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Who Am I

By TiggaaaJV Apr 08, 2013 3132 Words
Timothy Valente Who Am I...?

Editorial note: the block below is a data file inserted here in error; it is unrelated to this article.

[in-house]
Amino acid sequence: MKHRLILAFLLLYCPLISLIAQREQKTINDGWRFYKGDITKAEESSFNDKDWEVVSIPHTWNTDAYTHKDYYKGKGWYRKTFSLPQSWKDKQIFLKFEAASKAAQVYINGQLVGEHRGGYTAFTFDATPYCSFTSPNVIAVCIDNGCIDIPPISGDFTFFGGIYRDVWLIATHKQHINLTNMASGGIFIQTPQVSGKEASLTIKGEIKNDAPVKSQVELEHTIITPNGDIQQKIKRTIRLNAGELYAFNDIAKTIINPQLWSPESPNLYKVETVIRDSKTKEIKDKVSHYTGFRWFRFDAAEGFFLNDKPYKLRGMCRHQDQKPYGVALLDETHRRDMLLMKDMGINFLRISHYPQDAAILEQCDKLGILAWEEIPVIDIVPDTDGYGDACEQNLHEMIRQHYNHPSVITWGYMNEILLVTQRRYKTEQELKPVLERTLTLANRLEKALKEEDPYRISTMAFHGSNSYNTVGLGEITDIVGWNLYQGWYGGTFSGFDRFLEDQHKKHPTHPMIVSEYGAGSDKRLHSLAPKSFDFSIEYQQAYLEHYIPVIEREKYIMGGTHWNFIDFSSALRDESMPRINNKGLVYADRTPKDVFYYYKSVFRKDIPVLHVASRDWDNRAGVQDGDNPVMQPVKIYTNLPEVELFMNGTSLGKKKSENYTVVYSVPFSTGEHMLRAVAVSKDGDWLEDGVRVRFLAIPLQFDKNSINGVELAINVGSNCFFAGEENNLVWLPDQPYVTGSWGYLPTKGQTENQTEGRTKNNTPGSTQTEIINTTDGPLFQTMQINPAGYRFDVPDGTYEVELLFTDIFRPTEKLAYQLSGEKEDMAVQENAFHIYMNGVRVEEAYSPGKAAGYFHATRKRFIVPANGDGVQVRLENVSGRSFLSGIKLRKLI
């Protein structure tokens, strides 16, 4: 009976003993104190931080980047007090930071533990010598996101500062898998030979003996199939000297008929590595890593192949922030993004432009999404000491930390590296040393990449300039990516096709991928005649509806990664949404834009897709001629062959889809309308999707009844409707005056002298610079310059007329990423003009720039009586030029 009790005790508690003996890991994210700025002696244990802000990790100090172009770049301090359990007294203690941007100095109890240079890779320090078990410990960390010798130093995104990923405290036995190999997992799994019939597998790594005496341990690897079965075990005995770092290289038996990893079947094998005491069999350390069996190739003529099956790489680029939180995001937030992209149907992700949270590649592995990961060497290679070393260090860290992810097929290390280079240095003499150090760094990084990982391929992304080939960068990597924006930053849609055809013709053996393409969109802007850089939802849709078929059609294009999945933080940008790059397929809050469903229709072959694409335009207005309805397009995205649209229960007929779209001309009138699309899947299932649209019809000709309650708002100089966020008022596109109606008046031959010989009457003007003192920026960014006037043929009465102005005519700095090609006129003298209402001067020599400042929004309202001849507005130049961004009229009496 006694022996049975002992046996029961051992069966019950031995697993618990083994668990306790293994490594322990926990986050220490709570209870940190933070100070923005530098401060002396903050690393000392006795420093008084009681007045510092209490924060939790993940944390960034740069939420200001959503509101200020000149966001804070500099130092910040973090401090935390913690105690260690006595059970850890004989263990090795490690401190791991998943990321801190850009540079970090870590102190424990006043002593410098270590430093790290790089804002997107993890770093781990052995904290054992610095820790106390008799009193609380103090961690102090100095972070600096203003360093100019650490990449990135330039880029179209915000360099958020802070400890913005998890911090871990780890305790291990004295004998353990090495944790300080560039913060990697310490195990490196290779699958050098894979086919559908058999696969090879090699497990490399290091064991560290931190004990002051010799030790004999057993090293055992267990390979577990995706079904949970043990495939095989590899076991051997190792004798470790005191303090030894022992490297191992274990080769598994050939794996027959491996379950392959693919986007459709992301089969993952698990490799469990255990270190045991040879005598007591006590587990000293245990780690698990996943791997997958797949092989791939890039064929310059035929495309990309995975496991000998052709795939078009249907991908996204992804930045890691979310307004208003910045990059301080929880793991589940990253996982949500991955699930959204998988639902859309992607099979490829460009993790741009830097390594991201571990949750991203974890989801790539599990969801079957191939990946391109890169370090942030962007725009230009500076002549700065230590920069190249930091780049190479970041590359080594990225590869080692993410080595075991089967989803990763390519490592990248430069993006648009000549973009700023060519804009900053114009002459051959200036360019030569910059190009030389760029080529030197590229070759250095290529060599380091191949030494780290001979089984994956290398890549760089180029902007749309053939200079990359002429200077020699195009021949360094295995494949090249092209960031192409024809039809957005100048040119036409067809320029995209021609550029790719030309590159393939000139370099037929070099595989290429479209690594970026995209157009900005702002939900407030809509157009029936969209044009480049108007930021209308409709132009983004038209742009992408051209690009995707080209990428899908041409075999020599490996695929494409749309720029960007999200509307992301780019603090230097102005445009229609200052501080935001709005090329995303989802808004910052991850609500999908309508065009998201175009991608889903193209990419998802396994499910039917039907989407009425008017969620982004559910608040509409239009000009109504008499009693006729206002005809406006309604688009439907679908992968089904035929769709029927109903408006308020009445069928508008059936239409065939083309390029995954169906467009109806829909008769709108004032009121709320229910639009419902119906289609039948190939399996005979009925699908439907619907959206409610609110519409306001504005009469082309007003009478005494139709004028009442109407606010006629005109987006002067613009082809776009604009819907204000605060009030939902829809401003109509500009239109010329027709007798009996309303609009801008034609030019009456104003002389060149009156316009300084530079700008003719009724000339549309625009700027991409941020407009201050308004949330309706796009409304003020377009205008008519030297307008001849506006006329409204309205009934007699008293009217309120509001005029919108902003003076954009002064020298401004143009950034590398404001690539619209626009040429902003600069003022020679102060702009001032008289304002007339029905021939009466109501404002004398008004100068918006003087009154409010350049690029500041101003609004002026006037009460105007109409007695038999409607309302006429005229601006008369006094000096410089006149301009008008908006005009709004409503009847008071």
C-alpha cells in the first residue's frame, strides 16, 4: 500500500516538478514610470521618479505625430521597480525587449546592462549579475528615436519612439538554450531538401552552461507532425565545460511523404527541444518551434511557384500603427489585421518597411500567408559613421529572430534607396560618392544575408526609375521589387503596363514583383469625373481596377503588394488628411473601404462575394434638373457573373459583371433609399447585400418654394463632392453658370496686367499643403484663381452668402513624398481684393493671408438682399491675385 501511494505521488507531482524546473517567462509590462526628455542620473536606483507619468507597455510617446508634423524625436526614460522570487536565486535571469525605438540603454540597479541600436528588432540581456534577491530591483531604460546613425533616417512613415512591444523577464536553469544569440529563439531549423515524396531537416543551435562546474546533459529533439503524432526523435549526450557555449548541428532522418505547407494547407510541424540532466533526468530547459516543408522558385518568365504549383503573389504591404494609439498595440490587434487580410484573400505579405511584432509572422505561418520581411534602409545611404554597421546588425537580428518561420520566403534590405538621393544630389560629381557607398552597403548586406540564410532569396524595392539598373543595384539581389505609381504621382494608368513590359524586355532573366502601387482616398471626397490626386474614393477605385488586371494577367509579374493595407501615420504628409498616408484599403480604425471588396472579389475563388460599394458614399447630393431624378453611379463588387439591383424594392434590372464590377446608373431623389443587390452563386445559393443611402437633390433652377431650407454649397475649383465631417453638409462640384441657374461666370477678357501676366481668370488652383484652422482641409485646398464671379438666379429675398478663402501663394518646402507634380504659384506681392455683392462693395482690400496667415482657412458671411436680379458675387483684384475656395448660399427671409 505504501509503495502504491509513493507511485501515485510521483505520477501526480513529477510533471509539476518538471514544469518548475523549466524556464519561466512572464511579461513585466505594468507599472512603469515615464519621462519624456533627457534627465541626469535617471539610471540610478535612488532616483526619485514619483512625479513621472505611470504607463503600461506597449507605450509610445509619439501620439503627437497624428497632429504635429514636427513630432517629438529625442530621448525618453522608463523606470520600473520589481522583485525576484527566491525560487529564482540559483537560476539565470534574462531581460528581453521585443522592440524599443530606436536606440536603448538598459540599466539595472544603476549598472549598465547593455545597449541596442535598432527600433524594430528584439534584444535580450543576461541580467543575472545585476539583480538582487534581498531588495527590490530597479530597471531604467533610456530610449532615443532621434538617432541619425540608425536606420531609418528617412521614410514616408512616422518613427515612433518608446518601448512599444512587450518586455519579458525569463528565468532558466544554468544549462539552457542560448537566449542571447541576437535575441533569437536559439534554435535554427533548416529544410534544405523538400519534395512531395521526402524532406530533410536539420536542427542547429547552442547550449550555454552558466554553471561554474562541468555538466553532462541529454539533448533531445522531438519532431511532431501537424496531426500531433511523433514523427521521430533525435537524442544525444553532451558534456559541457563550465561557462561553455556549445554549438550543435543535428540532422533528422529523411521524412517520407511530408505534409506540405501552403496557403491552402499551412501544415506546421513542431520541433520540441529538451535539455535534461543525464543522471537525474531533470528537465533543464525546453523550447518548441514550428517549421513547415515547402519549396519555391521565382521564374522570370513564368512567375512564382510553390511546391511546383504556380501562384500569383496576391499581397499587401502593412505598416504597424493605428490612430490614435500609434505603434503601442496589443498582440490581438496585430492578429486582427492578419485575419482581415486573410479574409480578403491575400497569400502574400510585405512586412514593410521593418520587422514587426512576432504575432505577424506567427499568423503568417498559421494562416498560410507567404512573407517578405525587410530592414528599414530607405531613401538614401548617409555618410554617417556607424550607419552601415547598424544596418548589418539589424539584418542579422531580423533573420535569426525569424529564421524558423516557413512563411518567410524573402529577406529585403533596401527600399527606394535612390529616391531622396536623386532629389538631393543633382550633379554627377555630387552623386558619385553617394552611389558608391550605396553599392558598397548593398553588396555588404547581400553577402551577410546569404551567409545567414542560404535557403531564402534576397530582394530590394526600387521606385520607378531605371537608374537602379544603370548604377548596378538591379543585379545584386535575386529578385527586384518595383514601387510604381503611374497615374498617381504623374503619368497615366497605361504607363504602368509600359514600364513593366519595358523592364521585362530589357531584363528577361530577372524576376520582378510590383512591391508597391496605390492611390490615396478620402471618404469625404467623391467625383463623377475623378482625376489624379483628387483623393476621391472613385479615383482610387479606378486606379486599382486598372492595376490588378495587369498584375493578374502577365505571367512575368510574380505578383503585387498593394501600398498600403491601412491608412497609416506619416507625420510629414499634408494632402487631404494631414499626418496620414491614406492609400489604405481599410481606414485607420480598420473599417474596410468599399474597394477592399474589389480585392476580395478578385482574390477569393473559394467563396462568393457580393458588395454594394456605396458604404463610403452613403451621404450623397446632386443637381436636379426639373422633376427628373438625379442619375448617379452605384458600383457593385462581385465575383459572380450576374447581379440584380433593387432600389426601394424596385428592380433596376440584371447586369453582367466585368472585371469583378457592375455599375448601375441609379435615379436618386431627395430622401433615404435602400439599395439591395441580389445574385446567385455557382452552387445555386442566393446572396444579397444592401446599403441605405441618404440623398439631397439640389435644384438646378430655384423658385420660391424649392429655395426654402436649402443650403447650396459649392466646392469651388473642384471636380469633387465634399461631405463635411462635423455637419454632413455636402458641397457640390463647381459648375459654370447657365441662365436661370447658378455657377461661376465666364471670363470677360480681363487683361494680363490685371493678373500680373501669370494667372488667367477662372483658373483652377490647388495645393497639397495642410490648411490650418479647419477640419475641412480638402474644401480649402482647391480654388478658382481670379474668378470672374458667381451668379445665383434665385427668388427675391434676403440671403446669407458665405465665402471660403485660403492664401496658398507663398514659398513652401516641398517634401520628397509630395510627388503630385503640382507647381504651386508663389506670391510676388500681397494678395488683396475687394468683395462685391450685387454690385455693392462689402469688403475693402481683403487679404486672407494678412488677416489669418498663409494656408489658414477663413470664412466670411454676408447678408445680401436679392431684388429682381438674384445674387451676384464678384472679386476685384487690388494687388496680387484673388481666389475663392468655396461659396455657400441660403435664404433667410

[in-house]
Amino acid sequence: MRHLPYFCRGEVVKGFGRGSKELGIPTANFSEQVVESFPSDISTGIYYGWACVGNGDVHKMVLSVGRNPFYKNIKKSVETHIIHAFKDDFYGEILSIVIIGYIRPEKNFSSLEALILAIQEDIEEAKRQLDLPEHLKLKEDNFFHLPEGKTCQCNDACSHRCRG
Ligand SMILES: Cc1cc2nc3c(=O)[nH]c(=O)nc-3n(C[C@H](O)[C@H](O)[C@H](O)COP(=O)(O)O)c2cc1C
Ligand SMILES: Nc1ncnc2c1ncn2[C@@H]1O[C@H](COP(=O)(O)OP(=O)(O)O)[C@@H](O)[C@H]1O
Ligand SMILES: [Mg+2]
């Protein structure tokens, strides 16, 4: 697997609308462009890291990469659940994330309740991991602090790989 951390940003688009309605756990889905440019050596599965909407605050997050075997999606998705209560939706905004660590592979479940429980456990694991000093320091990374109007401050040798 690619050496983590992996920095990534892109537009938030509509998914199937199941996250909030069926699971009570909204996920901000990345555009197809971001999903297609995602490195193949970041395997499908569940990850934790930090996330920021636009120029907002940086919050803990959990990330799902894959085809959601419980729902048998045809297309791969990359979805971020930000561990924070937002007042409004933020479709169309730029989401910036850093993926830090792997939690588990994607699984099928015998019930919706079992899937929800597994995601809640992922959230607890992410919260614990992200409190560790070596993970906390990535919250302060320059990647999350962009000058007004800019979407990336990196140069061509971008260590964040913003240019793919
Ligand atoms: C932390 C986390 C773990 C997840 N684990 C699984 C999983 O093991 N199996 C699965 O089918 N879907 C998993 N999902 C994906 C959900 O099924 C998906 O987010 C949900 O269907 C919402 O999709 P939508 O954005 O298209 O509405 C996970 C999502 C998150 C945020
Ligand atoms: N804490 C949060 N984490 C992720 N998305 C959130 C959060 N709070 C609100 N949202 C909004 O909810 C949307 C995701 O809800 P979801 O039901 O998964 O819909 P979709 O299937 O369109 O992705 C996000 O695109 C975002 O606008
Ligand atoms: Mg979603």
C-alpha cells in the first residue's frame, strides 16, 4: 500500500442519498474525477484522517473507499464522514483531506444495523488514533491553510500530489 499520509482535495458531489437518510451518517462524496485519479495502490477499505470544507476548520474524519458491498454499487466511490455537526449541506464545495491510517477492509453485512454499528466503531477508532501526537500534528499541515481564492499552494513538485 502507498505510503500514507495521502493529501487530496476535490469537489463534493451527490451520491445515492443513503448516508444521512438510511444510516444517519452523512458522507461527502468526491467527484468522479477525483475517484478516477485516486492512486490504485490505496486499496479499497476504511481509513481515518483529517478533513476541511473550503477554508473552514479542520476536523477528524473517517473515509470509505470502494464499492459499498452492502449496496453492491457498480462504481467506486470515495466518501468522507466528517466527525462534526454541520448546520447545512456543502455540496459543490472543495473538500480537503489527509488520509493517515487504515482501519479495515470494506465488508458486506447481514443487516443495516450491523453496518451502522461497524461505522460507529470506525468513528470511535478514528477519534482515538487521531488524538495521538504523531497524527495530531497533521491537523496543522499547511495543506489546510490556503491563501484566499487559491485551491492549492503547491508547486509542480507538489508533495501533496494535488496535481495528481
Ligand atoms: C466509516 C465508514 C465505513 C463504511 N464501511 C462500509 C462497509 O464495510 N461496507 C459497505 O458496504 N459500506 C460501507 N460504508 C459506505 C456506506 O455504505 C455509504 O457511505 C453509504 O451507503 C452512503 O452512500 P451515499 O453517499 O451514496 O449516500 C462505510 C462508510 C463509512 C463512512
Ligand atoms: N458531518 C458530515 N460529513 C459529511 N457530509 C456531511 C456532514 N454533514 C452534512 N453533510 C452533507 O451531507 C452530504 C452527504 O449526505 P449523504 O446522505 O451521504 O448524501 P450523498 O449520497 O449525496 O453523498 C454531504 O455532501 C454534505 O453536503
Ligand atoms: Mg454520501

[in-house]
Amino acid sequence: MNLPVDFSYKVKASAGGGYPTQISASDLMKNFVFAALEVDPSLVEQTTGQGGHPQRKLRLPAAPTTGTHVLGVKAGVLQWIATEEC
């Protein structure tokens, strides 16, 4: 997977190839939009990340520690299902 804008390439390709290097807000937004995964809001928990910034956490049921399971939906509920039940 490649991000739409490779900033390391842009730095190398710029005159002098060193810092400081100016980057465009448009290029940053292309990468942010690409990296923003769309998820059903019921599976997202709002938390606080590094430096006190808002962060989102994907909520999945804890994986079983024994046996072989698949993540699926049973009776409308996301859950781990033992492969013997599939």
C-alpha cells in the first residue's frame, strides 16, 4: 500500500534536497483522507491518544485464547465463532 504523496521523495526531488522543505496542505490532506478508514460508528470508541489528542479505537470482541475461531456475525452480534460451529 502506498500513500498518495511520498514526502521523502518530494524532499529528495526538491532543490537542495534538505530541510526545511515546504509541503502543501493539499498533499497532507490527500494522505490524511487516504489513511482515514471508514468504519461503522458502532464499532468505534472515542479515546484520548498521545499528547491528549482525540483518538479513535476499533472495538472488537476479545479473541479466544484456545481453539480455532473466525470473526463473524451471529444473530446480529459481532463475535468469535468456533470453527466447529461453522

I would consider this question not completely answered until my time here on earth is complete. Especially given the circumstances of my life at this moment, I'd have to say that if I were to die tomorrow, I would not be satisfied or serene with how things turned out. So let’s pray I have some time to reflect on my past mistakes, learn from them, and try to use them constructively in helping others so they don’t have to go through what I have during my twenty four years of living. I was born on October 24th during the year of 1988, to my mother Lauren DiBenedetti and my father Raymond Valente in the wonderful state of Massachusetts. My parents ended up being better as friends rather than spouses. They were only married for a few years and got divorced when I was around two years old. Soon after, possibly too soon, Mom remarried a gentleman by the name of Gary Maltz. He ended up having a tremendous impact on me. Dad also got remarried, but unfortunately set a world record for shortest marriage ever; it lasted a whopping two weeks. I lived with my mother and stepfather in a little town in Massachusetts called Bolton. I stayed with them Monday through Friday so I could get an education in a smaller school system. During the weekends I would stay with my father in Natick and play hockey for a variety of different teams depending on my age. On July 9th 1993, I was blessed to have a sister enter my life. For some reason I was upset about it at the time, although I don’t recall the details of the resentment. I’m sure it had something to do with the fact I was not the center of attention anymore. Hayley Matlz, born to my mother and Gary, is technically my half-sister, but in my opinion if the word sister has to be described as half, it means I must love her twice as much as normal people love theirs. She's an amazing person, and one of the strongest people I've ever met. She has been through quite a few trials and tribulations throughout her young life, but thankfully dealt with them much better than I ever did. I’m going to fast forward a little bit to the first monumental point of my life that forever changed what things could have been, what they were, and what they ended up being. On September 17th, 1999 I went for a traditional visit to my father’s house for the weekend. Rather than taking me to hockey practice like we usually did, he took me to the mall and we had matching bracelets made and he bought me a couple video games. I found this odd, but was reluctant to express my curiosity in such a fashion that it would make me seem ungrateful or unappreciative. I remember sitting in the driveway with him, talking about something much too deep for my liking. This was the icing on the cake so to speak. The day had been so strange and unpredictable up to this point that I actually ended up predicting what the point of it all was. Let me elaborate a little bit. Sometime during our emotional talk sitting in the car, I just threw it out there, not knowing the gravity of what I was saying. I interrupted my father midsentence and said, "Dad... what are you dying or something?" A question in which I was half kidding, half trying to lighten the mood. It wasn’t until he started crying and replied, "Yea T-Man I am..." This was a pivotal moment for not only myself but for everyone that was a part of his life. I was eleven at the time, and had just found out that my father had been diagnosed with stage four throat cancer, and he was now about to start a journey through hell, that neither of us were ready for. He started both chemotherapy and radiation to battle the cancer, and during all of it he told me he'd beat it. I was a firm believer that he was stronger than the disease and demon inside of him, and honestly thought he could conquer it. This was the first time I had ever expected the best and received the worst. He fought a long and hard fight. Gave it everything he had, but in the end he did not prevail. He died exactly a year after he broke the tragic news to me on September 17th, 2000. I don’t know what’s harder, watching someone you love die slowly... Or having someone you love die quickly, without getting a chance to say goodbye? Some questions don’t have answers. Yet some have answers that you'd be better off not knowing. I tend to dwell on the past more than I should. I frequently look at a situation in which I've made a choice and wonder, did I make the right one? Could I have done that better? Would things be different had I? Where would I be now, given those circumstances? What I've come to realize after years and years of wasted time, thought, and effort put into it is: It really doesn’t matter in the long run, because that’s not where I am or what I did. I can’t change the past but I also don’t wish to shut the door on it. I can only change what’s happening right now. Had I known what I know now, at that time, life would have been a lot less difficult. However, I believe walking the path of least resistance isn’t as simple as people claim it to be. I watched my father lose his hair, weight, and worst of all, his ability to enjoy the things he loved doing. I witnessed him feed himself through a tube in his stomach, have his tongue cut out, and deteriorate into nothing compared to the man he was before. I spent the last six months of his life talking to him through a computer screen because he was unable to speak. I would have loved to say goodbye, and should have, but couldn’t fathom losing him no matter how far down the mountain he fell. My mother and stepfather tried to prepare me for his loss by telling me from the beginning that he wasn’t going to make it. They insisted he was too sick to be fixed, and it was only a matter of time. It seems to me that they were trying to give me the opportunity to be able to say my goodbyes, but I wasn’t having it. My dad continued to tell me to have hope, and that he would prevail. If only his words were the truth. I tried to ease the pain of his passing away so many different ways that listing them would probably fill the minimum requirements required for this paper. So I’m only going to get into a few of them: I would try to completely avoid places, people, and things that reminded me of him. I would cut myself until the point where I bled out the pain. My rationality was that if I had physical pain rather than emotional, and I could see it dripping down my arm, I had a reason to hurt. Neither of these worked for long because people either noticed my scars, or I ran into situations that reminded me of him anyways. I tried running away for a long time, but what I’ve come to believe is, some things cannot be run from, only faced and fought. The third way that I coped with the misery of what happened, and the one that has been the most important and influential in my life, was drugs and alcohol. I started masking my emotions with poison when I was twelve and it’s been a struggle ever since. The first substance I ever tried was oxycontin, courtesy of my father's struggle with cancer. It was love at first sight. I describe it as deja vu. It was like I had been here before and knew what was going to happen. I had found the answer to my problems, or so I thought. Little did I know what I found as the answer, was actually the cause of all my problems in the future. Press the forward button a few times and pass by a couple scenes in this movie. Hit next and skip a couple tracks on the cd. From a very young age during my drug use, I got in trouble with the law, got suspended at school, and did a lot of things that the majority of people would call "suspect." It didn’t faze me. I was having a good time, not dealing with anything, and being responsible for nothing. Try to tell me something and see what happens, was my outlook on life. That went on for quite a few years. So as we fast forward through time you're not missing too much. In 2004, my stepfather broke the news to my sister and I that he had cancer. His was Hodgkin’s lymphoma, the most easily cured cancer someone can have. He was very skeptical about telling me due to the fact I had already lost my dad, but he did. I appreciated that he told me, but I was not so appreciative of what he was actually saying. Now at this point he had been my father for longer than my real father had the chance too. He had been the one to teach me things that a father teaches his son. He and I were close as pasta and meatballs are. He battled the cancer for a while, and ended up beating it. It went into remission and we had a party of celebration for him. I tried to have the opposite look on this cancer than I did on the first. Since I thought my dad would beat his and he didn’t, I figured I'll just assume Gary won’t beat his and he might. Reverse psychology. I was thrown a curve ball when he did beat it, but I was ecstatic and didn’t have anything to complain about. It wasn’t until the cancer came back that I cursed the world and everything in it. Now I had been continuing to drink and drug ever since I lost my dad. I used the things that happened in my life as excuses, to try and deal with the pain of his death. Now with the current war my stepfather was fighting and all that going on, I had double a reason for getting loaded, smashed and jamboozelled. I didn’t care about anyone or anything, only how I was going to escape reality that day. You'd think that someone who has been through the loss of a parent would have some advice for someone who hasn’t lost one. I without a doubt had knowledge on the subject, but was so busy focusing on myself; I failed to realize that I could be of any assistance to anyone but my drug dealer. I was so wrapped up in my own world that I fell short on the ability to help my sister with the struggles that she was facing with her father. I chose drugs over my family, and everything else I that I ever cared about. I gave away the opportunity to have the time, and memories that I could have cherished with my stepfather before I lost him. He died three days after my birthday on October 27th, 2008, and I will forever hold him dearly in my heart. My sister and I have both lost fathers in our lives, and my mother has lost two husbands. I believe you don’t know what you have until you've lost it. However on the flip side, sometimes you really do know what you have, and that’s why it hurts so much when it’s gone. I used things like drugs, money, women, violence, crime, gambling, and so many other negatives, to get my mind off the past and into somewhere else. Anything to keep me from thinking about the stuff that hurt so much. It reached a point though, where none of it worked for me anymore. It didn’t matter how high I got, or how low down I went, that feeling of shame and remorse was still there. No hit, sip, or sniff could take it away. If I did a gram or an ounce, I still had the same problems. If I blacked out or passed out, I still ended up waking up. It took me a while, but I finally realized something had to be different. If not, I was to the point of desperation, where a bullet would do the job. That’s where drugs and booze brought me. I knew there was a better way to live. I’ve had glimpses of it I just never immersed myself into it completely. I tried to take the easy way out of addiction. Like stopping the drug use and just drinking. Or I'd stop drinking and just smoke weed. Or I wouldn’t drink vodka, just beer. It always led me back to the same vicious cycle, doing as much of everything as I could, whenever I could. I felt like I could do part of the work to stay sober, and expect the full result. Put in a half an hours’ worth of work and get paid for an hour. I'd been to a bunch of rehabs, a couple halfway houses, and a sober house, so I knew recovery was possible. I just didn’t know how to untangle this mess of a life I'd created for myself. I had just gotten out of jail on September 11th, 2012, for a drug related crime. I had lost all family contact, all my belongings, and had nowhere to go except up. It’s only until you've lost everything, that you're free to do anything. I firmly believe that, and I had lost it all. I was sitting on the train after just being released from Nashua St. and was contemplating my next move. I’m looking at the seat across from me, and there was this homeless man acting like an idiot, drinking a bottle of wine out of a brown paper bag. I was praying to god that I didn’t pick up again, now having a little bit of clean time under my belt. I kept watching this man, knowing that if I picked up, this is what I had to look forward too. He got up and stumbled off the train. It was like I was looking at myself in the mirror as I watched this guy. It was almost as if god was testing me on my determination to stay sober and do the right thing. The only problem was... he had left his bottle of wine underneath the seat he was sitting in. He must not have been an alcoholic. I walked over, sat down and started drinking what he didn’t finish. Knowing that I was fifteen minutes out of jail, for exactly the stuff I was doing at that moment. Talk about insanity in its finest form. I continued to rip and run, hopping around from shelter to shelter. I've always known how to hustle, so I could get what I needed to when I had to. It had just reached the point where I was fed up with it. The hustle, the life, the crime, and the time were just not worth it anymore. I had reached my breaking point for the last time. I was broken down, beaten up, and ready to do whatever it took to change my life. I checked into my last detox on September 19th, 2012. Since then I have given sobriety everything I've got. I have reconnected with my family and we have a much better relationship now than we ever have. I've built a network of positive people in my life, and I have entered college full time. The change I've made I can’t put into words. I'd rather my actions speak louder than my words. They always have in the past, and usually not for the better. I've had to change everything to be able to achieve anything. No one is going to keep me sober, nor do anything for that matter, for me. It’s up to me to go out there and work for it. My theory is: why give up everything for one thing, when I can give up one thing for everything. I wake up in the morning and wonder who am I? And when the days done, and I’m lying in bed, I ask myself WHO AM I?? I don’t know if I'll ever have a solid answer for that question. I know I’m a lot of things. I’m a son, a brother, a nephew, a cousin, a lovable person, a kindhearted individual, an empathetic man, a person who will help whenever I can, a person with a lot of dreams, and a person who's seen nightmares in reality. I’m an alcoholic/addict, a student, a hockey player, a musician, a writer, a reader, and a whole lot of other things. I also know that there are a lot of things that I’m not. I’m not perfect, I’m not empty inside, I’m not unable to be there for people, I’m not ashamed to wake up in the morning, I’m not dreading the future and what it holds, and I’m definitely not free of all my demons. Does that make me who I am? Not entirely. It adds a little flavor that’s for damn sure. But what really makes you who you are? I think it’s a combination of many different aspects of life that give you that answer. I think the most important piece of it all that makes up who a person is, is MEMORIES. What I'm remembered by will determine who I was. It’s eventually going to hit a point where I’m not around to answer that question. I believe my life will answer the question for itself. Depending on who you ask, you'll get different answers. Hopefully there are a lot more good ones than bad ones, but who knows? Only time will tell. I try to be a better person today than I was yesterday. I hope that I impact people in a positive way rather than a negative. I hope I’m remembered as a happy person who helped more people than he hurt. I hope that I’m loved when my times done, and I hope that I’m missed when the games over. So who am I?? I’m a work in progress.